In Rabbi Eric Ertel’s pursuit to help Israel, it was P. Diddy who jogged his mind on how he should do it.
The rabbi, educational director at Aish NY, wasn’t quite sure how to get started in his efforts to assist the country he had lived and studied in for several years. Then he read about the rap star running the New York City Marathon last year to raise money for local educational programs.
If you were walking the blue-carpeted aisles of the Javits Convention Center this week, sampling the items at the 16th Kosherfest food and food service trade show, you noticed some familiar names. Empire. Osem. Gold’s. Jackie Mason — as in Jackie Mason’s Cheesecake.
And you also saw some relatively new names, like Lilly, Carol Ann, Rosie, Aunt Gussie and Steve’s Mom — women’s names.
Shlomo Shulsinger, a Jerusalem native who came to the United States with his family as a teenager and became a pioneer in the Hebrew-speaking summer camping field, died Oct. 19 in his hometown after a long illness. He was 92 and was buried on the Mount of Olives.
Mr. Shulsinger — who was known to his campers simply as Shlomo — founded Camp Massad in Far Rockaway, Queens, and developed the day camp into three overnight camps in the Poconos. The camps closed in 1981.
Mr. Shulsinger retired in 1977, returning with his wife, Rivka, to Jerusalem.
Vanessa Hidary, a performance artist best known for her work with Russell Simmons’ hip-hop Def Poetry Jam, tells the story of the man she met at a bar who remarked that she “doesn’t look Jewish.”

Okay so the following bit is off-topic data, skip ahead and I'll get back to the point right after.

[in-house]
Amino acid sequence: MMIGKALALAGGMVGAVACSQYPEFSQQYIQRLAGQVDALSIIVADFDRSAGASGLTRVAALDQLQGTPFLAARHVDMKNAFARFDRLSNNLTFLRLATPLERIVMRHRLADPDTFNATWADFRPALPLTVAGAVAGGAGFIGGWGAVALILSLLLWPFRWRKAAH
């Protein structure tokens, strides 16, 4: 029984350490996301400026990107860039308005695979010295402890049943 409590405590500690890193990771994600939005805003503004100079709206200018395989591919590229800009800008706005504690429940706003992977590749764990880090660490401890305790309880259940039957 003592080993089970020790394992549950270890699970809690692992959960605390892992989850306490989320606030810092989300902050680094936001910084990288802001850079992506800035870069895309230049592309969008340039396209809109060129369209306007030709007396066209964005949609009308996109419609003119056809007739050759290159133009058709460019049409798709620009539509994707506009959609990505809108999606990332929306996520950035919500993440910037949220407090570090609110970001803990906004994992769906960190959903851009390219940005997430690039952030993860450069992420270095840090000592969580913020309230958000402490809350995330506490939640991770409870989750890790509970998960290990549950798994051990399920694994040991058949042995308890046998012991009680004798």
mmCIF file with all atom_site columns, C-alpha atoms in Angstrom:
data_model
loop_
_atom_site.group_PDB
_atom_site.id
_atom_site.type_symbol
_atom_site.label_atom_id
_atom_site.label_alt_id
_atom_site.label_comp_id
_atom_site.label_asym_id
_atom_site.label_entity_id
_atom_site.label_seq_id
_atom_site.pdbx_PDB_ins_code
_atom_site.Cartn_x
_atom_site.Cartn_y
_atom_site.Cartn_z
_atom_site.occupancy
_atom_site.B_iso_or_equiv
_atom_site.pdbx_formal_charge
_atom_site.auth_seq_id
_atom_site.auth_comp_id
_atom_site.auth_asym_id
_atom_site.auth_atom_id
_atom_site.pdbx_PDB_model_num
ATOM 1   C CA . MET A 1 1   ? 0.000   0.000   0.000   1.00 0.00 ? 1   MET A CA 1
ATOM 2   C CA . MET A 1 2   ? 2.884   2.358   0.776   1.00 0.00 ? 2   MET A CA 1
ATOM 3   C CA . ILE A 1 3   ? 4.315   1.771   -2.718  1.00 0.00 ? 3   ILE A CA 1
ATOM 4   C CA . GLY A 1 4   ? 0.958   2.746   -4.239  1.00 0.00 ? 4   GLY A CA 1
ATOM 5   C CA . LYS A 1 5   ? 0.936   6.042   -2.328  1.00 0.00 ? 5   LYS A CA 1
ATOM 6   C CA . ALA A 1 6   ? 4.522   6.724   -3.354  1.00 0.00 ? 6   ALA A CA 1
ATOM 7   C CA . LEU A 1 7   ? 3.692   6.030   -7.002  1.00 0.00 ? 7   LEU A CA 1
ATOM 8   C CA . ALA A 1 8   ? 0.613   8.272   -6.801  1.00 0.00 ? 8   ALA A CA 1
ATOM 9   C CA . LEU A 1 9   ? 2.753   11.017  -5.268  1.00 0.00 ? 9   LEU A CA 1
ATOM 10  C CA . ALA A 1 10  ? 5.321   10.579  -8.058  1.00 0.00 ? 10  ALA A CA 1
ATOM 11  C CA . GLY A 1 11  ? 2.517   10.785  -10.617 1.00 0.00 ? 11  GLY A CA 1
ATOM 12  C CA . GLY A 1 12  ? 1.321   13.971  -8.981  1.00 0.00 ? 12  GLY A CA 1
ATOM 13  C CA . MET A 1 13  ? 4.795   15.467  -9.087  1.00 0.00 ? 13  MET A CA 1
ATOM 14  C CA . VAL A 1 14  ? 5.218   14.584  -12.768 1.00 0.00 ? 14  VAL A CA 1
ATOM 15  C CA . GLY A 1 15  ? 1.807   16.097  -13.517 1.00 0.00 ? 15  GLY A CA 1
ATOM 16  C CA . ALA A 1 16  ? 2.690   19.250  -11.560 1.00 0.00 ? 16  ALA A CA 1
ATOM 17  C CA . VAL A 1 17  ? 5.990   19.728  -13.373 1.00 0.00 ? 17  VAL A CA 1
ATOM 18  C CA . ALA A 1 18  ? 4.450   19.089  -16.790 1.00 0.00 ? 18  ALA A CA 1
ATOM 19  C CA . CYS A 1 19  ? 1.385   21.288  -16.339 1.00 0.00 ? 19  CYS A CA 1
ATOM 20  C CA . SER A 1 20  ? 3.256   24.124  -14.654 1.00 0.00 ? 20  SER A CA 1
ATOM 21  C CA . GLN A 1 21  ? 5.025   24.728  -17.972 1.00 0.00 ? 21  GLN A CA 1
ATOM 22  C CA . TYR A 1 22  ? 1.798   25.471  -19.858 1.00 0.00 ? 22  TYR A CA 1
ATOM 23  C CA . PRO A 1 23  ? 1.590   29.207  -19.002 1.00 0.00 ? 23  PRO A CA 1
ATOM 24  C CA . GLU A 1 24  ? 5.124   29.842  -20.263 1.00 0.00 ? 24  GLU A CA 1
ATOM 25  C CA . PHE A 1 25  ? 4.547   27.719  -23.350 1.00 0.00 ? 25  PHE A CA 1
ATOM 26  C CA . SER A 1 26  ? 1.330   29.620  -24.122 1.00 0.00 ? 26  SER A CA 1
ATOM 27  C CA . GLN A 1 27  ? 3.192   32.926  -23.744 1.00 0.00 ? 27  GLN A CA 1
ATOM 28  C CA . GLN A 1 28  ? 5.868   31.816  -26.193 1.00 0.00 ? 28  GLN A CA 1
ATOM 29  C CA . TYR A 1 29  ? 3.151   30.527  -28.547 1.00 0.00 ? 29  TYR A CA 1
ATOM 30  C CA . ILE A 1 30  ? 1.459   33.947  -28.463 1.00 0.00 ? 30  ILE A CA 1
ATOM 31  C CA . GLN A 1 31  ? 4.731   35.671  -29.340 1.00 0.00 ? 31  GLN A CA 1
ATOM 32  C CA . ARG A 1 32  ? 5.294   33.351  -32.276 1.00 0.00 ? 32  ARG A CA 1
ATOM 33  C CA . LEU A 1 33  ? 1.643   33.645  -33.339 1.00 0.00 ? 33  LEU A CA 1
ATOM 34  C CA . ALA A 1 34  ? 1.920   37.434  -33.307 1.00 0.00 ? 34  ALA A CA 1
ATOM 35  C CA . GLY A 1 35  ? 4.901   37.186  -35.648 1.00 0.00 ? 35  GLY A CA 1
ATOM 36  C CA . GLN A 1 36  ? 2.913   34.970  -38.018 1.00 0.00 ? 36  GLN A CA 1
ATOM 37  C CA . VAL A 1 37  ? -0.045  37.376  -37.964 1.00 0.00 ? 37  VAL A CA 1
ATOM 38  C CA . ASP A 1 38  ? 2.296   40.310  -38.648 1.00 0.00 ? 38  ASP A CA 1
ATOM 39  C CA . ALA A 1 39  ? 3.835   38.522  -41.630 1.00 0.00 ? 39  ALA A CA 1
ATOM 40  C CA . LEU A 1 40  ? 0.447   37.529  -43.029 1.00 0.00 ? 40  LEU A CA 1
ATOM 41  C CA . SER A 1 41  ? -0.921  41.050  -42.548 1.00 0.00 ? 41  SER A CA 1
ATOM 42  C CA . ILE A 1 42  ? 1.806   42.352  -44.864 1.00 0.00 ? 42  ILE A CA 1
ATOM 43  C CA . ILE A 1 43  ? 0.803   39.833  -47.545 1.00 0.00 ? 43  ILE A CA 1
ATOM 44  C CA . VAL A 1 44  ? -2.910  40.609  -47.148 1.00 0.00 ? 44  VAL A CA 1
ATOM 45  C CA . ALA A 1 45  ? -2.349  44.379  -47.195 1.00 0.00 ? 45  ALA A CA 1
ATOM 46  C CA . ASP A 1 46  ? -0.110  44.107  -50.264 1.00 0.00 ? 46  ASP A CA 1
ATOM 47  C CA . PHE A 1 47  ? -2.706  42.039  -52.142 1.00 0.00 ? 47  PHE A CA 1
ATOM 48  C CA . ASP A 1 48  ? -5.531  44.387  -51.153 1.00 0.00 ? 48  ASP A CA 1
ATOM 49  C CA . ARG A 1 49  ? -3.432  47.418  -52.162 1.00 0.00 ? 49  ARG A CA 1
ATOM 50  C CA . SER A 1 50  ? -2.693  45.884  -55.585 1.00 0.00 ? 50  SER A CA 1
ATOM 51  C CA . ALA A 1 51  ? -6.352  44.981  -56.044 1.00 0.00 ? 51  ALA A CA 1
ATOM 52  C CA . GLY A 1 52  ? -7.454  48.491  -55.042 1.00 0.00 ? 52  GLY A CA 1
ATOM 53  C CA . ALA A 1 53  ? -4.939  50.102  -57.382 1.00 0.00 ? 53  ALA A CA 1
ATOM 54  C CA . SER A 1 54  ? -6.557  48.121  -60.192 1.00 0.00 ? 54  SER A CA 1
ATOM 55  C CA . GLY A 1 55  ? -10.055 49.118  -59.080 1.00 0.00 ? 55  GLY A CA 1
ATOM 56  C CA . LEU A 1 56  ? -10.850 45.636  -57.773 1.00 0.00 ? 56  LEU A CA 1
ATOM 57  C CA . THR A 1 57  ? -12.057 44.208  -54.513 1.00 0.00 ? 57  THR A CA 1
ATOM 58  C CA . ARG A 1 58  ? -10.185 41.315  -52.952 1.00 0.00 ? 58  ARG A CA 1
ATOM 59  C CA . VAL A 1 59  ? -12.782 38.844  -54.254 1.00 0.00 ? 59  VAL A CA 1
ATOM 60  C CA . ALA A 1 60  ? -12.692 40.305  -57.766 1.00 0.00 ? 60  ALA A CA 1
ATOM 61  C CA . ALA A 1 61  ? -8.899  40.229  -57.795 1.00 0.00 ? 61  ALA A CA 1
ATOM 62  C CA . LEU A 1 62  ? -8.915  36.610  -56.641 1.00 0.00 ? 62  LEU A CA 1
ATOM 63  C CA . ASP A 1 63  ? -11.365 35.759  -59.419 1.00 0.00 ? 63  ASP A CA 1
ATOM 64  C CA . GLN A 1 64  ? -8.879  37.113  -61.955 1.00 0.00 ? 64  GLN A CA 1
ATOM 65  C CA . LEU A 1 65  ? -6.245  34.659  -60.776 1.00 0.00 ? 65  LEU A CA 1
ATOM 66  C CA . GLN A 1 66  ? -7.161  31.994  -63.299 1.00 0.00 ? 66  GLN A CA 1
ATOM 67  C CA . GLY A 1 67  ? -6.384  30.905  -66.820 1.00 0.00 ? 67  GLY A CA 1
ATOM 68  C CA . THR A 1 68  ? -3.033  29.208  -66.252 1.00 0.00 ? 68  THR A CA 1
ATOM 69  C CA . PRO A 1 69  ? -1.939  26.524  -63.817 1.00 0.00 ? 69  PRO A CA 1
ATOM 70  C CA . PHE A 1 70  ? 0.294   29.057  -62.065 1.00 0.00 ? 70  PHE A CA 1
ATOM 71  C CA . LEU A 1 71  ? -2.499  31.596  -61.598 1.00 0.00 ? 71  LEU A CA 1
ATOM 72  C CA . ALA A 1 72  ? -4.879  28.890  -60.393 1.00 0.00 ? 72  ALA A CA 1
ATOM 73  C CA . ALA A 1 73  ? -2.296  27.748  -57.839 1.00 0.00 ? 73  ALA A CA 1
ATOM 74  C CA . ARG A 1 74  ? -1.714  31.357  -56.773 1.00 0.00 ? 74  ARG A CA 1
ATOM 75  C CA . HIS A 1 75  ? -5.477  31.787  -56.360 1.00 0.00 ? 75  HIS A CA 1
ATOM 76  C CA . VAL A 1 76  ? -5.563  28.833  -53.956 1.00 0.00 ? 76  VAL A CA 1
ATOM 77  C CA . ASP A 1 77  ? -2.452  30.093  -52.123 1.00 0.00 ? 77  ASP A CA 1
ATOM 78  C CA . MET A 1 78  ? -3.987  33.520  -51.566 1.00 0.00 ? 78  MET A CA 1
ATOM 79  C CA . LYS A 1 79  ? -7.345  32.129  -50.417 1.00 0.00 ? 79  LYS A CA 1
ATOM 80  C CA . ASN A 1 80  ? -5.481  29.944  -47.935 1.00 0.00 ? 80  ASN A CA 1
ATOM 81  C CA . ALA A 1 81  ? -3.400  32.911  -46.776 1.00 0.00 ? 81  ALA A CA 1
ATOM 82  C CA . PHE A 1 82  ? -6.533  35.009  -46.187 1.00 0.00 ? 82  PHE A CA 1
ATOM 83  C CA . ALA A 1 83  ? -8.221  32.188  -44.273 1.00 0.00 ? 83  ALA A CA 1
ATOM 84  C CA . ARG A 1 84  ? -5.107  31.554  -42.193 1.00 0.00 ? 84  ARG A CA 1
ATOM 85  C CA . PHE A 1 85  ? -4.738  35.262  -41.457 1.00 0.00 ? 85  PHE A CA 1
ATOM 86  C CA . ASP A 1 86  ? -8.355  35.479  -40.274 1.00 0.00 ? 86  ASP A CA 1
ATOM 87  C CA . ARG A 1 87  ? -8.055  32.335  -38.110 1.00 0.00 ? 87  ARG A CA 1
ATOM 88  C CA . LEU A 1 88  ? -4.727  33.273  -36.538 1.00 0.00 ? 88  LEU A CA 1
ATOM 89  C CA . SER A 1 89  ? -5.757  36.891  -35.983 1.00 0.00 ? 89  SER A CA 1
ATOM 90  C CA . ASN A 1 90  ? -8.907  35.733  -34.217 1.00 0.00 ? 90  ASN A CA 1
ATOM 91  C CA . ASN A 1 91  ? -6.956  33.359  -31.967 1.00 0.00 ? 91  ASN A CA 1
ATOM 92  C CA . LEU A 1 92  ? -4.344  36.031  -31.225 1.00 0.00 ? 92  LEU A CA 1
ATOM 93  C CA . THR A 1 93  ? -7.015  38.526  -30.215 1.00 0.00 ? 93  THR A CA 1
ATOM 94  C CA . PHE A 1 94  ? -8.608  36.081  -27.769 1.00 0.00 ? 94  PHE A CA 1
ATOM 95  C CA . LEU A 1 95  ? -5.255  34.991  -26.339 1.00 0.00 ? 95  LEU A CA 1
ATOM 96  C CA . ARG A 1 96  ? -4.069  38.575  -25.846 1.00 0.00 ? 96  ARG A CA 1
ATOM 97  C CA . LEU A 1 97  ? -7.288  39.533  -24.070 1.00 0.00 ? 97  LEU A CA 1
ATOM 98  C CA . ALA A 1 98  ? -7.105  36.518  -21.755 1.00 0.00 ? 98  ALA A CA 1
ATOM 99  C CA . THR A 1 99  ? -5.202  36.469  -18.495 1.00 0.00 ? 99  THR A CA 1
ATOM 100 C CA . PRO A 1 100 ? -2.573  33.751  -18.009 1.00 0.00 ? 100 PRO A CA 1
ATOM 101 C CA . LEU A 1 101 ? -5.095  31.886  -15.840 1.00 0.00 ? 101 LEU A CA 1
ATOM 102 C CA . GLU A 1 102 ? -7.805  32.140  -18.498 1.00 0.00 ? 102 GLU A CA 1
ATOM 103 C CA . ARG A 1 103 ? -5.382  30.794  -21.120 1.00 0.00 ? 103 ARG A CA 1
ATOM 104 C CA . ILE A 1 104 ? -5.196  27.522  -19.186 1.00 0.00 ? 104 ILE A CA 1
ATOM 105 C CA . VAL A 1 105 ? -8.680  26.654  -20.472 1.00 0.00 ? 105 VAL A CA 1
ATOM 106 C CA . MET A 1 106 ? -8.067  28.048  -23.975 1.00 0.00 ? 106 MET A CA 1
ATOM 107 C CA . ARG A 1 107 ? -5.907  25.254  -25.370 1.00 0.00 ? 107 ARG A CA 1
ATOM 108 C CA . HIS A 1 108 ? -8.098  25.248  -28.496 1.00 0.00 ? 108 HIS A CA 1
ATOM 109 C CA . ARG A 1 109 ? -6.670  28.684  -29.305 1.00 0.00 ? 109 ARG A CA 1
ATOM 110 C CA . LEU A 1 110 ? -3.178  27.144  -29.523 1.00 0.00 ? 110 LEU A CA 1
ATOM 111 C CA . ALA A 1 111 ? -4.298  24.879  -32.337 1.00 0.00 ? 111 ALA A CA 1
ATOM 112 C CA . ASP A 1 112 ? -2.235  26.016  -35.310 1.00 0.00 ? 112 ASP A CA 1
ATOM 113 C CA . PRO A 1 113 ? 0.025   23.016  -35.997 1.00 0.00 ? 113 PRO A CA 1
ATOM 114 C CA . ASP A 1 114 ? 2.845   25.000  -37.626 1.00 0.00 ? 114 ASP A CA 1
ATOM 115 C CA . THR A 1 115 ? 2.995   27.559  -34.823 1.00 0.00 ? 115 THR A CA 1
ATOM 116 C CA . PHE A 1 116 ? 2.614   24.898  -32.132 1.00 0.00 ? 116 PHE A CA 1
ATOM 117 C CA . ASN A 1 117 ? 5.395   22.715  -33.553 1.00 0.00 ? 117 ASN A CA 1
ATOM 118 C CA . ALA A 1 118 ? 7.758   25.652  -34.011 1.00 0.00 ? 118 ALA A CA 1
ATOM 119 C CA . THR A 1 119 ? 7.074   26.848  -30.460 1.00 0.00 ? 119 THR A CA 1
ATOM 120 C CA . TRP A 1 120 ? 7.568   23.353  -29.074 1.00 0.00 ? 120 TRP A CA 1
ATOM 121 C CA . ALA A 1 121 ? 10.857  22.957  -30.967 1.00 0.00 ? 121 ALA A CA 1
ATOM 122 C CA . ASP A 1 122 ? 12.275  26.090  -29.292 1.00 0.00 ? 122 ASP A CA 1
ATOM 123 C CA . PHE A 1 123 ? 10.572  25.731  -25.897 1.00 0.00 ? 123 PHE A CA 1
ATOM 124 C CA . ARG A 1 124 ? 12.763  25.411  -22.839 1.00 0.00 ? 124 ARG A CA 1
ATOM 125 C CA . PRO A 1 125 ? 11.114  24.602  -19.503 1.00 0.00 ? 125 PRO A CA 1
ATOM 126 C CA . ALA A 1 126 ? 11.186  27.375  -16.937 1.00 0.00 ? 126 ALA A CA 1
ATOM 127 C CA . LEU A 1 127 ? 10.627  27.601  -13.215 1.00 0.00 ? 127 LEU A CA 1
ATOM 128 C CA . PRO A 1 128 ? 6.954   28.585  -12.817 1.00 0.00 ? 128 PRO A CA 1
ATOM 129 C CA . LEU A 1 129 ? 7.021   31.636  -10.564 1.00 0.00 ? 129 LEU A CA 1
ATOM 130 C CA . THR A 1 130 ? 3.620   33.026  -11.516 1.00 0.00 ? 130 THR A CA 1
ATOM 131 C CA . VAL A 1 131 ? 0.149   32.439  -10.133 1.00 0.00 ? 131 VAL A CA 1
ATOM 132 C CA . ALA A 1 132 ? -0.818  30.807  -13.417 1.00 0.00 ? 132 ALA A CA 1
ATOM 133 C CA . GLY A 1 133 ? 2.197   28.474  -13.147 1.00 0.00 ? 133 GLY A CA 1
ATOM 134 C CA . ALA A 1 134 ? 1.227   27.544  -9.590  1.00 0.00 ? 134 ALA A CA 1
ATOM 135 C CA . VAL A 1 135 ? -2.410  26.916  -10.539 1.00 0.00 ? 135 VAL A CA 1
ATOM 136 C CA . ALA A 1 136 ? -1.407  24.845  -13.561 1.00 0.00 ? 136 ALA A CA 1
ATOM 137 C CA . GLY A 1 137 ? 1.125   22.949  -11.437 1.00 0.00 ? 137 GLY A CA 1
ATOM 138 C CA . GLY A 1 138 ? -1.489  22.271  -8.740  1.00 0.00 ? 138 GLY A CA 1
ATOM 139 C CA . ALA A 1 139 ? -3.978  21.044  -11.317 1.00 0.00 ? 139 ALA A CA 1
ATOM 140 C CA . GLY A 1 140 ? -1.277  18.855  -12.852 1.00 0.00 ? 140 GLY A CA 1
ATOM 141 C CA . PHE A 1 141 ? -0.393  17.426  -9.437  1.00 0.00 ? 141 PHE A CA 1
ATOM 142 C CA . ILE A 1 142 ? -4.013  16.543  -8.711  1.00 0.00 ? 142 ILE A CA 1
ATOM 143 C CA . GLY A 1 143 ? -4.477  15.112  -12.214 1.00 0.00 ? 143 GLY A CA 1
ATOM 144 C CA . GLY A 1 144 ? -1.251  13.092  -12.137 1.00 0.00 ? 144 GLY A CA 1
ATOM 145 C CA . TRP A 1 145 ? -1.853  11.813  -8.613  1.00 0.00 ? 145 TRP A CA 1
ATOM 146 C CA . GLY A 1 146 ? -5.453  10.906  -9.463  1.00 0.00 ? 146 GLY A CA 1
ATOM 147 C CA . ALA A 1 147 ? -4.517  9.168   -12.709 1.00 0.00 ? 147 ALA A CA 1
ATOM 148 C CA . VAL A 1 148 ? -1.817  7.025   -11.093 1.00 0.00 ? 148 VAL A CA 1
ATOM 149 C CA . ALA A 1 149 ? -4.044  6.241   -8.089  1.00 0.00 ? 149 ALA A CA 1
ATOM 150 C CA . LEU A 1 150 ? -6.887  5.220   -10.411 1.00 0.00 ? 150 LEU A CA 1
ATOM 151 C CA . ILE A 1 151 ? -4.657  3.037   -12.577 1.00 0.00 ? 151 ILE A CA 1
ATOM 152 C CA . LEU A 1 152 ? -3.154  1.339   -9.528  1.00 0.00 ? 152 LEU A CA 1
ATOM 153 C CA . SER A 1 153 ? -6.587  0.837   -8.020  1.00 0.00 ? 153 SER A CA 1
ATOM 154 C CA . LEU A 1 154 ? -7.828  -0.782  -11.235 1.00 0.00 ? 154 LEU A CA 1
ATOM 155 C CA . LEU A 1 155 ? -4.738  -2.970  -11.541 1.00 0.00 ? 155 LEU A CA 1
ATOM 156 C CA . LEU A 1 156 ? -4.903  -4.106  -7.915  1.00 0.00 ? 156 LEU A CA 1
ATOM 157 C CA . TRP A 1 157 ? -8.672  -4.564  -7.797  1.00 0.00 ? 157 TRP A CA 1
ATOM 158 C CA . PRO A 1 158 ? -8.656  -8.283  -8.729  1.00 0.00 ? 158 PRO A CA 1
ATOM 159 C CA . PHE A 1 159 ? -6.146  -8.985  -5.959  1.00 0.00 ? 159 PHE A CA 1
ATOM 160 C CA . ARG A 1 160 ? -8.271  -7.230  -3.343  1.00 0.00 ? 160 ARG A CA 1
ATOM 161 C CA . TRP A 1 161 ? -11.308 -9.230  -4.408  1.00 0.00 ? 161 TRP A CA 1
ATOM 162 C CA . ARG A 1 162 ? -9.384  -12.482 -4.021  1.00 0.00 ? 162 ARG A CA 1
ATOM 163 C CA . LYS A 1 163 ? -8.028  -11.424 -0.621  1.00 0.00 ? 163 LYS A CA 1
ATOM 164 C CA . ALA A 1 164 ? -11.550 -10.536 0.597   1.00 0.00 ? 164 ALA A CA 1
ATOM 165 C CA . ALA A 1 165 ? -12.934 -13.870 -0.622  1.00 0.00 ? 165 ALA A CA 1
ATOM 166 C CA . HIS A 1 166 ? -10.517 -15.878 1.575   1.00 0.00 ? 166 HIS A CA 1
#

Hidary, aka the “Hebrew Mamita,” a fixture on New York’s on-the-edge cultural scene, shared her thoughts on the man’s shallow remarks during her performances before avant guard audiences.
There was more spin in the news last week — this time the politicians weren’t doing it, the U.S. Postal Service was.
In what has become an American philatelic tradition, the postal service issued a Chanukah stamp in time for the winter holiday season, which joins stamps issued in recent years for Christmas, Kwanzaa and a pair of Muslim holidays.
Elana Minkove decided a few months ago that she wanted to use her graduate degree in social work to do some good works in her spare time.
Niti Minkove, her mother-in-law and the director of volunteers at the Bronx Jewish Community Council, suggested Elana perform those virtuous deeds in Co-op City. That Bronx area is where Betty Katz lives.
Finally, a fund-raising idea that’s not half-baked.
Students from a small day school in western Massachusetts this week made a challah that will go on display at an agricultural festival, then enter the Guinness Book of World Records.
The “Challah of Fame” is 40 feet long and weighs 120 pounds.
It’s not your zayde’s Yom Ha’Atzmaut.
Next Monday, New York’s Jewish community will hold its annual Israel Independence Day celebration, as usual, with singing and dancing. But the music will be contemporary, authentically Israeli.
“No ‘Hava Nagila,’ ” says Tzameret Fuerst, co-chair of the event and a founder of the half-year-old Dor Chadash organization that is the main sponsor of the celebration.
The dancing will be hip — probably no hora.
Military service is in the Perl family’s blood.
Pvt. Otto Perl spent nearly a year in the Austrian army from 1937 to 1938. His father had been an officer in that same army in World War I, and two of his uncles had served in WWI.
Perl, a tailor, was 22 in early 1938 when he was discharged a few months before his homeland was annexed by Nazi Germany. A Jew, he was arrested and sent to the Dachau and Buchenwald concentration camps for a year. He survived the forced labor and beatings and frigid weather.
Santa Clara, Cuba — For a decade after the Cuban government loosened its restrictions on religious practice, Salvador Levy and his wife Zoila Perez attended the Jewish community’s seders here, usually held in a member’s home.
Last year, for the first time, they came as Benjamin ben Abraham and Ruth ben Abraham.